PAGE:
But after Barack Obama’s success in 2008, many party activists “feel like we’re going backwards” in terms of minority candidates’ ability to win the presidential nomination, as Bakari Sellers, an African-American Democratic official in South Carolina put it. That disappointment could ignite a debate within the party over all aspects of the nominating process, including the reliance on Iowa and New Hampshire.
Iowa and New Hampshire are vulnerable in any such discussion because the gap between their demography and that of the party overall is widening. While voters of color will likely cast more than 40 percent of the ballots in the party’s primaries and caucuses this year—a new record—whites still account for about 85 percent of the population in Iowa and exactly 90 percent in New Hampshire, according to census figures.
Though Iowa is slightly more diverse, its position could come under greater threat than New Hampshire’s after 2020. One reason is that New Hampshire law commits the state to always holding its primary before any other; the other is that Democrats may be more reluctant to ruffle feathers in New Hampshire, a swing state that has inclined toward them in recent years, than in Iowa, which has been tilting more Republican.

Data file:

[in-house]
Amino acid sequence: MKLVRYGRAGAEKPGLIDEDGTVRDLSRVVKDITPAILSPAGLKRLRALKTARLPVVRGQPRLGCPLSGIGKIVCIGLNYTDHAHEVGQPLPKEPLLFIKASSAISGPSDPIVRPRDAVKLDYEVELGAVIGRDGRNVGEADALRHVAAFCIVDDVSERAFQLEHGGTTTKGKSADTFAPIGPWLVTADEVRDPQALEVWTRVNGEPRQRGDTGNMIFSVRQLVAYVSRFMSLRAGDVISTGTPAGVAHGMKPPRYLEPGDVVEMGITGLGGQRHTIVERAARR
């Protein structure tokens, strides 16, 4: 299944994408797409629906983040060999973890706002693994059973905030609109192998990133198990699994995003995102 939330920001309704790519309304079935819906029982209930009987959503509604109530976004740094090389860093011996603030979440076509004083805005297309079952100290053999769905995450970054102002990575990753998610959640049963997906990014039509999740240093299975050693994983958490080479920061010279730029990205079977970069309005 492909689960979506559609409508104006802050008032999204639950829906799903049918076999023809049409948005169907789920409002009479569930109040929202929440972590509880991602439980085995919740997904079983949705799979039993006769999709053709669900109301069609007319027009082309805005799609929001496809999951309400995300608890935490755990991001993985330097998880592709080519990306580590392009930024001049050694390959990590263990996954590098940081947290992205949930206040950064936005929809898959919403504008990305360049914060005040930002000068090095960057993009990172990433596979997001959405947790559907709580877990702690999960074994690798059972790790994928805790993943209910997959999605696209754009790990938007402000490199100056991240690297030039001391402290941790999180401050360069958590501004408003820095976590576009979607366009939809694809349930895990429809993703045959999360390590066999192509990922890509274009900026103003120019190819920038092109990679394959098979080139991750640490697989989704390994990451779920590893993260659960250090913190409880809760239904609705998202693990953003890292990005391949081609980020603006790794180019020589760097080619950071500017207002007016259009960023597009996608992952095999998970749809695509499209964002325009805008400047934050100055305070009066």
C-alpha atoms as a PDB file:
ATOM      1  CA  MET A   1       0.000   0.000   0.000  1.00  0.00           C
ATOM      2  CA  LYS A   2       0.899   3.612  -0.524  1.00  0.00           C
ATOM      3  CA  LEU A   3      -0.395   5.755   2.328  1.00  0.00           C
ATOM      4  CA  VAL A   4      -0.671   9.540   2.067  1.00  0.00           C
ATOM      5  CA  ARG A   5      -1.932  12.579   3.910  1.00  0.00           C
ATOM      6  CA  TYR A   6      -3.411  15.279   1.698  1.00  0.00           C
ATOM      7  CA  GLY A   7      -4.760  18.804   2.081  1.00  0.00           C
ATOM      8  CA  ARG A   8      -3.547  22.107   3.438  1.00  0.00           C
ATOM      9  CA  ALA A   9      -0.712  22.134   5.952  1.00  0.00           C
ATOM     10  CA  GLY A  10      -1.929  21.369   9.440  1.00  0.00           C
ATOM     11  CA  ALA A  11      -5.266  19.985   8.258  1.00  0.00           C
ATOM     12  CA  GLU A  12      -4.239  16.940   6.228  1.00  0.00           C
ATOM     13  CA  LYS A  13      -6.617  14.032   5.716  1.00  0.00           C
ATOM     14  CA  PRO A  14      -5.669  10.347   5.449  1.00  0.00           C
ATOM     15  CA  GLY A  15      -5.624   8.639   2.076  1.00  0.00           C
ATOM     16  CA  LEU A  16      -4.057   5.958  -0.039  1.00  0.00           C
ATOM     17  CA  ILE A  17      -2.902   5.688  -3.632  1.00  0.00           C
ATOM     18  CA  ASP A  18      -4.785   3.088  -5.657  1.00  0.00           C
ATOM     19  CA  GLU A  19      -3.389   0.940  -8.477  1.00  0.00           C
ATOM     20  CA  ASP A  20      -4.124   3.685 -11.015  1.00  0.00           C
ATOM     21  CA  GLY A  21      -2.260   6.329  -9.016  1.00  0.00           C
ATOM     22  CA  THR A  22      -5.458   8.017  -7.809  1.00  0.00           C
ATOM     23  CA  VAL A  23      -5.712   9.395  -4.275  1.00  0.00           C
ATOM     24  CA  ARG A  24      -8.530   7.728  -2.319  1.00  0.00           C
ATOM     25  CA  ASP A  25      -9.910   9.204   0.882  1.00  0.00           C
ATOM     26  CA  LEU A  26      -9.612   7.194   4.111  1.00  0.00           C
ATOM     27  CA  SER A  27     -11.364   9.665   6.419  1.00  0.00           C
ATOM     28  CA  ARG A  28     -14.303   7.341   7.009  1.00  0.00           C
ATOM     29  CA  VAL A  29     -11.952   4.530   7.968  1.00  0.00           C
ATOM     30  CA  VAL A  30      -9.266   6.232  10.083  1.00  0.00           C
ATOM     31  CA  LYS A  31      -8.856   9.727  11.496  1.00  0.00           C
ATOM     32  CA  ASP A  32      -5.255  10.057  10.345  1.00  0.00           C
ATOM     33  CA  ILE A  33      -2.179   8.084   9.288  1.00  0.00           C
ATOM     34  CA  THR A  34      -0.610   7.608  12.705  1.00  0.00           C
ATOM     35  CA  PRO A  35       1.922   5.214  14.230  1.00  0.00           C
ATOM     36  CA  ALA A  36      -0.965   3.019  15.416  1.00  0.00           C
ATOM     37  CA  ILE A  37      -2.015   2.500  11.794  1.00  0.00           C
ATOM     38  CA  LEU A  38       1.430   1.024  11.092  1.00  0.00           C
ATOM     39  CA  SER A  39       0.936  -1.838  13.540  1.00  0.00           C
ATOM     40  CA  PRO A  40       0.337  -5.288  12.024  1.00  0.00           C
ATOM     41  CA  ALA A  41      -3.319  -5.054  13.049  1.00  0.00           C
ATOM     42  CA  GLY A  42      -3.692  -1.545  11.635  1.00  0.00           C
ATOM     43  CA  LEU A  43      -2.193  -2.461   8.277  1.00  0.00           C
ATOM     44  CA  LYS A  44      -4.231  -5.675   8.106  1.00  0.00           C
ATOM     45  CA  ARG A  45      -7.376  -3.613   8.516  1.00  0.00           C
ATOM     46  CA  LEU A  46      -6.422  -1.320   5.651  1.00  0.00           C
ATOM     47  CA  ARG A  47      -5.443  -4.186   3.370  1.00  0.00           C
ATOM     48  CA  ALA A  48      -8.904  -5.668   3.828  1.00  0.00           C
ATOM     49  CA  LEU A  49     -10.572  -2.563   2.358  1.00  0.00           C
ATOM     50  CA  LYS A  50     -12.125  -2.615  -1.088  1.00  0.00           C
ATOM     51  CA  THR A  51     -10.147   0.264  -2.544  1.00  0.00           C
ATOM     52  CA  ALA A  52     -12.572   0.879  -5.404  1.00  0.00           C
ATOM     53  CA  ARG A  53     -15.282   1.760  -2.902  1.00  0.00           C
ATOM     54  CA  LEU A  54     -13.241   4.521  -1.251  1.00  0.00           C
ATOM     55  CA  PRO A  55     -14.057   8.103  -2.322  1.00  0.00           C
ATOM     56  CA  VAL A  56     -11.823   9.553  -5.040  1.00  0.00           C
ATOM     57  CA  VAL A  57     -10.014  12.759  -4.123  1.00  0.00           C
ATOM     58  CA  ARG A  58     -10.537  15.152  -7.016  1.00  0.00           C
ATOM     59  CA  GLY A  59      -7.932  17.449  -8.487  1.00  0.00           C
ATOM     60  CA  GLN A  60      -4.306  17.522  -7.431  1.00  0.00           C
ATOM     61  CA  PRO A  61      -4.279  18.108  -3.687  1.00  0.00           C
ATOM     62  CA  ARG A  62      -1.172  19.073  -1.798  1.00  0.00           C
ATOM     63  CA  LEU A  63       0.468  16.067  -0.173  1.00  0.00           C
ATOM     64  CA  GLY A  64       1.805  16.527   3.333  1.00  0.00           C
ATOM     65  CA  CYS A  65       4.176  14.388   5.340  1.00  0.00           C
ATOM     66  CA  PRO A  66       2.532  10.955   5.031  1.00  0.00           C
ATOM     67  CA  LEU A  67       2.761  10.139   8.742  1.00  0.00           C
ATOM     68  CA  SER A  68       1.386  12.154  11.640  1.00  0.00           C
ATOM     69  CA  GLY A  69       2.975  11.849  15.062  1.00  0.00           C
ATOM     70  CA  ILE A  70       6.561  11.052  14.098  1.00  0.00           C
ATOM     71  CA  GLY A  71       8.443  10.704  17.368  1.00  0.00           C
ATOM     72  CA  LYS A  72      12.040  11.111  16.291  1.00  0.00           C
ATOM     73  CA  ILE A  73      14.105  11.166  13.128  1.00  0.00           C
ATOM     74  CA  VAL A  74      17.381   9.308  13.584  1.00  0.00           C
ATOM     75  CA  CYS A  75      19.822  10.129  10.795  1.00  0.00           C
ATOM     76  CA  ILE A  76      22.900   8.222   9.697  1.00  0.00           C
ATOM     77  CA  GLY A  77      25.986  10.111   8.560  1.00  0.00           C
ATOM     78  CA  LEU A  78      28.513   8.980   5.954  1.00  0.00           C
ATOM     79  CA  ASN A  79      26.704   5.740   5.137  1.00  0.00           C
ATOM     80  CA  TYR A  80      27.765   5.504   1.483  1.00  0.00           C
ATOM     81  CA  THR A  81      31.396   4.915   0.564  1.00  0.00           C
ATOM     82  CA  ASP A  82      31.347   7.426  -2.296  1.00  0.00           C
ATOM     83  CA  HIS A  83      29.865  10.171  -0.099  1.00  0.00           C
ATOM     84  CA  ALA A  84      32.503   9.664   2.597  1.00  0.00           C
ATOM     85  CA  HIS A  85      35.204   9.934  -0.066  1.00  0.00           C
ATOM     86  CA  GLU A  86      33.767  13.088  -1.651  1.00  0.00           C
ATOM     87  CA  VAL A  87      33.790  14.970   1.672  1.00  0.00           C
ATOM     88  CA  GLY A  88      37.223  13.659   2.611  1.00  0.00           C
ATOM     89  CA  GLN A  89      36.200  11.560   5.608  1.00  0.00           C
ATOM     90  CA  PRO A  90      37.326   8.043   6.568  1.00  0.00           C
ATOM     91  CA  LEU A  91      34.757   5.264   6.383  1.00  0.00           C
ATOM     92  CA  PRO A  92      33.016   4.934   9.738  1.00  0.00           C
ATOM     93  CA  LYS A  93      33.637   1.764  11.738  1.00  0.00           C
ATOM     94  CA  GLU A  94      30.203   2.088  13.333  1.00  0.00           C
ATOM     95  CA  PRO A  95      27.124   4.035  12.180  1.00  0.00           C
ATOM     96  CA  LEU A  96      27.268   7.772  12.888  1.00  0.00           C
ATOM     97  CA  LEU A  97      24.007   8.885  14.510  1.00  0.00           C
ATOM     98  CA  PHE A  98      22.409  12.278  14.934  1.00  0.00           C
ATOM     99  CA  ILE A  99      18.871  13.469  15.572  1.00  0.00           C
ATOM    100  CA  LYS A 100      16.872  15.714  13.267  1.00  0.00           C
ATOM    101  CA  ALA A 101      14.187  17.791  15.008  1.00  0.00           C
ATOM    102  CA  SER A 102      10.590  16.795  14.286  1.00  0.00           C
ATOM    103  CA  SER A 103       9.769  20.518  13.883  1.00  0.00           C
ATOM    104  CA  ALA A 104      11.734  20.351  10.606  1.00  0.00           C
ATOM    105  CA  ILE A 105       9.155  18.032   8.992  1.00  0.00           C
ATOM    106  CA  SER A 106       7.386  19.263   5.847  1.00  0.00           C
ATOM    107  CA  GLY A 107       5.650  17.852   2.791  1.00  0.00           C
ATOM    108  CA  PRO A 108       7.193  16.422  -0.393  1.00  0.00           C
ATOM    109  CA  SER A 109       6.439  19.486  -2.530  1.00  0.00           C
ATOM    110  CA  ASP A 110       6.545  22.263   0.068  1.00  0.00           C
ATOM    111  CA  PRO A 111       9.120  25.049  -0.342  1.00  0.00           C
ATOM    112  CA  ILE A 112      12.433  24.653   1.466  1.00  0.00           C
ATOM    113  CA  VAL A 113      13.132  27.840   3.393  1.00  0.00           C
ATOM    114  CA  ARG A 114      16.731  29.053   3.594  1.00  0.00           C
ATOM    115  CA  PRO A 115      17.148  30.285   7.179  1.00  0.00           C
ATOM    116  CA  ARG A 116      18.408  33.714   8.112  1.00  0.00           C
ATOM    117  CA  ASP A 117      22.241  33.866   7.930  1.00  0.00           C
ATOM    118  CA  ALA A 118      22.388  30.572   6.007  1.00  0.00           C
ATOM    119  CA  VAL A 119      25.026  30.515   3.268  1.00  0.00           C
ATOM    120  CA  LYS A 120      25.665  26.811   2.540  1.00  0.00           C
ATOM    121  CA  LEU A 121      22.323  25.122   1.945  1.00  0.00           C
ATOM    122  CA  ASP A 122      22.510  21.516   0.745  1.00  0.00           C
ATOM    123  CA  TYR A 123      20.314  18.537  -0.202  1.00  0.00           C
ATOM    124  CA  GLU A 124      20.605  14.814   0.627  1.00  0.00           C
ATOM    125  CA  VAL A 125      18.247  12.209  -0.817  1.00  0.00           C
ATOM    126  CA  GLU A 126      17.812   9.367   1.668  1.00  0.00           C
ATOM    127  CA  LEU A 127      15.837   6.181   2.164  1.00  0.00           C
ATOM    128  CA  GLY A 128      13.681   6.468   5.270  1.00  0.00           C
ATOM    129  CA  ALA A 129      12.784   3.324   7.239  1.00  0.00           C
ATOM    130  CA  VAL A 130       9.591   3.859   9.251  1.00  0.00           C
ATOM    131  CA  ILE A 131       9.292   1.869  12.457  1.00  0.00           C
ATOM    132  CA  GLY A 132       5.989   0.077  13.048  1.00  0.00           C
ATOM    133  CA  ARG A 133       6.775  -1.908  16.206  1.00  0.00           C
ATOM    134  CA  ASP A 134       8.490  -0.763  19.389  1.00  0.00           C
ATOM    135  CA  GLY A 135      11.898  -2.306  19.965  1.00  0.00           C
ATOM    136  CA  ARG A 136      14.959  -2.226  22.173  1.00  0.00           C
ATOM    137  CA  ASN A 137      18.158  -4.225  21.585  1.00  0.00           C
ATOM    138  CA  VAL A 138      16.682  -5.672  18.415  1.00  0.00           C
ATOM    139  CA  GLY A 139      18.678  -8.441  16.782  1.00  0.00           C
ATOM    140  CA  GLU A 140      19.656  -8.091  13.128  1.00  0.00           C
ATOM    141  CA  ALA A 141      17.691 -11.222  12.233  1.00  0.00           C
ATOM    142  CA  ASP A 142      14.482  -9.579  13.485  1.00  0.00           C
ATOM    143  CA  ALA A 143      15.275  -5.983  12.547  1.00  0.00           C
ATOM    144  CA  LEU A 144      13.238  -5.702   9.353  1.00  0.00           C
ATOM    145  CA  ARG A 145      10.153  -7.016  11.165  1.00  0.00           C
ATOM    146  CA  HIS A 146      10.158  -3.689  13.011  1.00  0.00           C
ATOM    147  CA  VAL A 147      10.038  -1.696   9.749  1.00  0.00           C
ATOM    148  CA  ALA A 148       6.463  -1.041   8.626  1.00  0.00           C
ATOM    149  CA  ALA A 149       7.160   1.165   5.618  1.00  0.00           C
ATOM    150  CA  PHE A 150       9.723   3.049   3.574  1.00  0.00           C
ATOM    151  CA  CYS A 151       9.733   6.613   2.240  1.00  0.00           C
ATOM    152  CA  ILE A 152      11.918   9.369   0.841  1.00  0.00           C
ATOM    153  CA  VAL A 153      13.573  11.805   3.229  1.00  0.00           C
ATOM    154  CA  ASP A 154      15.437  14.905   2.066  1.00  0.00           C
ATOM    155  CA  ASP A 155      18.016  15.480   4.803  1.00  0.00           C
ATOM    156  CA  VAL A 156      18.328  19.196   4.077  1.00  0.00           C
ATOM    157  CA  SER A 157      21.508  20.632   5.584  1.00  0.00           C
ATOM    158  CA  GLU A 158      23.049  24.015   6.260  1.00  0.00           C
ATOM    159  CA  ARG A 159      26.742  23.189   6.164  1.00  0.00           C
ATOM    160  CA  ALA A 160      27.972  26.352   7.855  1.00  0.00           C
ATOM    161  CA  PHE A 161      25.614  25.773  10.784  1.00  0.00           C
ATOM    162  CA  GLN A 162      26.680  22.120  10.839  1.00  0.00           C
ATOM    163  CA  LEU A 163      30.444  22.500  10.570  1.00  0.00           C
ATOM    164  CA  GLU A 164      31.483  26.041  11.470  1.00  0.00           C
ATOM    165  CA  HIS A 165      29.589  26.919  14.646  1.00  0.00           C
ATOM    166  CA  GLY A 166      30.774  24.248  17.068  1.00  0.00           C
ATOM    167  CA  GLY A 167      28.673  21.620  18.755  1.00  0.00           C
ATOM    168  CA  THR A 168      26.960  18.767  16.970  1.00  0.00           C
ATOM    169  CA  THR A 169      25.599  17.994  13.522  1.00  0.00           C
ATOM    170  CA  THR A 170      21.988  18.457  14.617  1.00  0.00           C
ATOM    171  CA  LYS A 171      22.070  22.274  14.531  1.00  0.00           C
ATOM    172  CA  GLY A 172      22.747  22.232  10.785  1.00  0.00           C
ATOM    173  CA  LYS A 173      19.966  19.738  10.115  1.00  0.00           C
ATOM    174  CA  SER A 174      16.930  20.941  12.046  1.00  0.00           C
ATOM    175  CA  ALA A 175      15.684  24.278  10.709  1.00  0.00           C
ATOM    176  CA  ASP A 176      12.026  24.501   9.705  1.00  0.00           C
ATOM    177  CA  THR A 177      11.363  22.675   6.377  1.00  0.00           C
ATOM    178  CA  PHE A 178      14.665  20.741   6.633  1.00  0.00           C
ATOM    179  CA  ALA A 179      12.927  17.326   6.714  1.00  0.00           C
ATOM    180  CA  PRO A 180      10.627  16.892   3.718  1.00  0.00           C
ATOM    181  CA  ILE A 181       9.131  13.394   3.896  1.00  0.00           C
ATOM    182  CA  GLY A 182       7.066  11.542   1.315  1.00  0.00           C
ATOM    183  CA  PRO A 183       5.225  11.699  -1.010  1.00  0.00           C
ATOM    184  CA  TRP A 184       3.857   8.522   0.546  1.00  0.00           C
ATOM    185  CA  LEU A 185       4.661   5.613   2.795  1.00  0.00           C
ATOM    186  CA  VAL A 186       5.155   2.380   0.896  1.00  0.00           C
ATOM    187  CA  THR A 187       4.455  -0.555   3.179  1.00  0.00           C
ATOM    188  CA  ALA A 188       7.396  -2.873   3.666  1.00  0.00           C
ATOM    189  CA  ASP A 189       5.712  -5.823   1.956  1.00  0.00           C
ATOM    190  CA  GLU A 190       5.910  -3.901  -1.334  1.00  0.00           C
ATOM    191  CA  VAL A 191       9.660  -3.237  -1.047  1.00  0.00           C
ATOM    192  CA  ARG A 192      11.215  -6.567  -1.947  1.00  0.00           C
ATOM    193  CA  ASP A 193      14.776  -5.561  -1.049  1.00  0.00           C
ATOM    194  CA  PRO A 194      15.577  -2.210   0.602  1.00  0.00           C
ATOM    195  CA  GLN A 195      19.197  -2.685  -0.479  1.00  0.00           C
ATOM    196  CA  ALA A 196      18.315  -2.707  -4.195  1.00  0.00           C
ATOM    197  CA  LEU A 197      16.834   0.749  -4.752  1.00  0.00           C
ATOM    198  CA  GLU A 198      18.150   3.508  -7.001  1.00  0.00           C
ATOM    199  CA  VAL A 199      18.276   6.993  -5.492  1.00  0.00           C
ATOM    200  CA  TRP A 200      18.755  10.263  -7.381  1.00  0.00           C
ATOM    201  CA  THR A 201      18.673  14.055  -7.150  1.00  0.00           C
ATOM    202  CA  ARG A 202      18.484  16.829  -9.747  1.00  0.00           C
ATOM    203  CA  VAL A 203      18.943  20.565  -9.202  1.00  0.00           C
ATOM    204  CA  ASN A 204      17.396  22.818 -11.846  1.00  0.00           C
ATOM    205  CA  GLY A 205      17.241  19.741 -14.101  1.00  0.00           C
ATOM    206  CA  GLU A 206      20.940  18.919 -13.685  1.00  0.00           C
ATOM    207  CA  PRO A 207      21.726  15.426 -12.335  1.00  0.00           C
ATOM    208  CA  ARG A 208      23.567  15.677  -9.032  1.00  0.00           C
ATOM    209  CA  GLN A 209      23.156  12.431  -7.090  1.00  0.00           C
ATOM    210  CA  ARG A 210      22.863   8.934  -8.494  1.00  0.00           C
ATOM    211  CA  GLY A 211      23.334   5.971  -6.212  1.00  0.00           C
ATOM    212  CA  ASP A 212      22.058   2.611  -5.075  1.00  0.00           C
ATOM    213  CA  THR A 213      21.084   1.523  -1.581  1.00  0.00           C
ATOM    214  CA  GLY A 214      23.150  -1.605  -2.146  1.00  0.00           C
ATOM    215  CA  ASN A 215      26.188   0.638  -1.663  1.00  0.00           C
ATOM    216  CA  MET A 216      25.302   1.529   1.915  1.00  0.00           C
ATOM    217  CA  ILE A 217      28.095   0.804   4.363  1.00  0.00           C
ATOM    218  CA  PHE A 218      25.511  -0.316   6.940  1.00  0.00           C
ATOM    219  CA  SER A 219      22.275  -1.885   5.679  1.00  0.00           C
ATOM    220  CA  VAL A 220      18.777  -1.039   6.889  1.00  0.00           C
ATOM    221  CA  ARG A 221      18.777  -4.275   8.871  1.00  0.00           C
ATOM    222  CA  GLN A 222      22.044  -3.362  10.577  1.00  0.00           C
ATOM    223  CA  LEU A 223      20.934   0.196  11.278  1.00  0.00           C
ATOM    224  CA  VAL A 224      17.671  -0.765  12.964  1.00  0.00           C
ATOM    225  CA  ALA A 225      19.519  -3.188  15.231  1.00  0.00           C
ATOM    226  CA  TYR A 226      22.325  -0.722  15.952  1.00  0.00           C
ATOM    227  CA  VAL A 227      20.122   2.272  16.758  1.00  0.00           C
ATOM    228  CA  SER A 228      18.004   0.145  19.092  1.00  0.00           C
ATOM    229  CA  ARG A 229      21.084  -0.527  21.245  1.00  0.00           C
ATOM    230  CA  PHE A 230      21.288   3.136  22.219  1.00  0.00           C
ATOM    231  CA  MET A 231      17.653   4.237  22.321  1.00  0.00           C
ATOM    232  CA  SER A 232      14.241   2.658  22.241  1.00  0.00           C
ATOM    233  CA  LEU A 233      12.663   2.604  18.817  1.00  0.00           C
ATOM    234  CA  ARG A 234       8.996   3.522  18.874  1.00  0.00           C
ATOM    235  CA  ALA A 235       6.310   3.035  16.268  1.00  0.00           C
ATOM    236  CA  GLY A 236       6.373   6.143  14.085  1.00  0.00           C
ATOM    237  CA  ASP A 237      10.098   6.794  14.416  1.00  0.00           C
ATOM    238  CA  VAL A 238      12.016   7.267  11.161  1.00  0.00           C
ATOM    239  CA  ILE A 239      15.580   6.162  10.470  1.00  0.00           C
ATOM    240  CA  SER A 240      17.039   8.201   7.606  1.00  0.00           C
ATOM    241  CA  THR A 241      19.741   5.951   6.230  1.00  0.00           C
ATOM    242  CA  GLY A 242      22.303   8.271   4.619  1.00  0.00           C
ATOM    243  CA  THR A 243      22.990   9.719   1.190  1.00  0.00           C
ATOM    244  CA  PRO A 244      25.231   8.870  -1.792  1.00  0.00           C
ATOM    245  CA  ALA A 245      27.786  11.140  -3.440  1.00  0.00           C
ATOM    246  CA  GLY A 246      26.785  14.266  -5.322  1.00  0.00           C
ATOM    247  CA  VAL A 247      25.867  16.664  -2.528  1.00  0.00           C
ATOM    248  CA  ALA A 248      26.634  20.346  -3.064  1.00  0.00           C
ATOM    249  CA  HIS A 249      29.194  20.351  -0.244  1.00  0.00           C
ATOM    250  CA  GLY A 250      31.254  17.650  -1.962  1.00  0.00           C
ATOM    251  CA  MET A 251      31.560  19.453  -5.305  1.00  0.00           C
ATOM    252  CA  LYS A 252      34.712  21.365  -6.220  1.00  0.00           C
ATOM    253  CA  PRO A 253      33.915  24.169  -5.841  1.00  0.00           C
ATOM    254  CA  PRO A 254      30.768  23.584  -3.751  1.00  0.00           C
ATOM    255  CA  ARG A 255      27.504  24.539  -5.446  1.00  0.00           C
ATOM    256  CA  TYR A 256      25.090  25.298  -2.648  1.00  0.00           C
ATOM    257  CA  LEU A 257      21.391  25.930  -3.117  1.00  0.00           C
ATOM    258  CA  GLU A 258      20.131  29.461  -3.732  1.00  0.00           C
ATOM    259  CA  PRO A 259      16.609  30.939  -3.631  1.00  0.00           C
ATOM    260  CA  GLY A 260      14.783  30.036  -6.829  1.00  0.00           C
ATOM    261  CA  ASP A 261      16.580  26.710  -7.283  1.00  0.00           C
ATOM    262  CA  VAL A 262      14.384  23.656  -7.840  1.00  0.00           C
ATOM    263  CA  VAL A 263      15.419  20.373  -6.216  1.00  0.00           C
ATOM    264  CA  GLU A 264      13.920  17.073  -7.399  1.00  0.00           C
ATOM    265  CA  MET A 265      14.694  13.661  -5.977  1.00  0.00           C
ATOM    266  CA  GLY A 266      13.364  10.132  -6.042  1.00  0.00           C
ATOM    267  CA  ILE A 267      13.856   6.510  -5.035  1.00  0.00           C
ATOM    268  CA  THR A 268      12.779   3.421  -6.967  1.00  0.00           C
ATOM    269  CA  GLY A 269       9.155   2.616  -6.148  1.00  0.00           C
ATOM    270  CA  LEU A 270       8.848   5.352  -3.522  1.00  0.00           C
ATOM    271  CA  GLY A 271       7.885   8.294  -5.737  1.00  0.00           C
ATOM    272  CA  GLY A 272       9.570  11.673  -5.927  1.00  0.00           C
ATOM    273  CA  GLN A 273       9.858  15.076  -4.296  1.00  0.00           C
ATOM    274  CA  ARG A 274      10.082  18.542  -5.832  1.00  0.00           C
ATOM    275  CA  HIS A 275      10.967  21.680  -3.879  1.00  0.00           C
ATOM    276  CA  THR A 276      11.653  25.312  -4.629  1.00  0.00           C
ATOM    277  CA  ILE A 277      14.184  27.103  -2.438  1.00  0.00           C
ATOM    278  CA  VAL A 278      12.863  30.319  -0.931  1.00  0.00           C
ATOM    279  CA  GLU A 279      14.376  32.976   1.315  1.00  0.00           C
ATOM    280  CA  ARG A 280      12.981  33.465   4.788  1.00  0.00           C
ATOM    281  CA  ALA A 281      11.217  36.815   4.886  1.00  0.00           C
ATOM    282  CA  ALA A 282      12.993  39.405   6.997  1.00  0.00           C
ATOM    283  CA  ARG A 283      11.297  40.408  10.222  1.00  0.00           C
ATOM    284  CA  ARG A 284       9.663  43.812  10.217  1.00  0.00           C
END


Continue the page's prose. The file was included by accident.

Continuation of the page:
The two states’ assumed their one-two position in 1972. But by the late ’70s, and intensifying through the mid-’80s, the Iowa–New Hampshire duopoly faced growing opposition in the party, says Elaine Kamarck, who is a Brookings Institution senior fellow and a longtime member of the Democratic National Committee’s rules committee. The core grievance at the time, she told me, was that the states were elevating weak candidates (including George McGovern and Walter Mondale). But they also faced the “same complaints as they [do] now: small, unrepresentative … too white,” Kamarck, who is white herself, told me.
The controversy began to recede in the 1990s. But it never entirely abated. The DNC’s most dramatic response to the enduring concerns came after the 2004 election, when it authorized Nevada, which has a large Latino population, and South Carolina, which has a large African American population, to hold the next two contests after New Hampshire.
That shift has unquestionably provided those states more influence: South Carolina in particular proved crucial to the nomination of both Obama in 2008 and Hillary Clinton in 2016. Strategists working on campaigns this year likewise believe they’ll again have a major effect on the race’s outcome, especially South Carolina.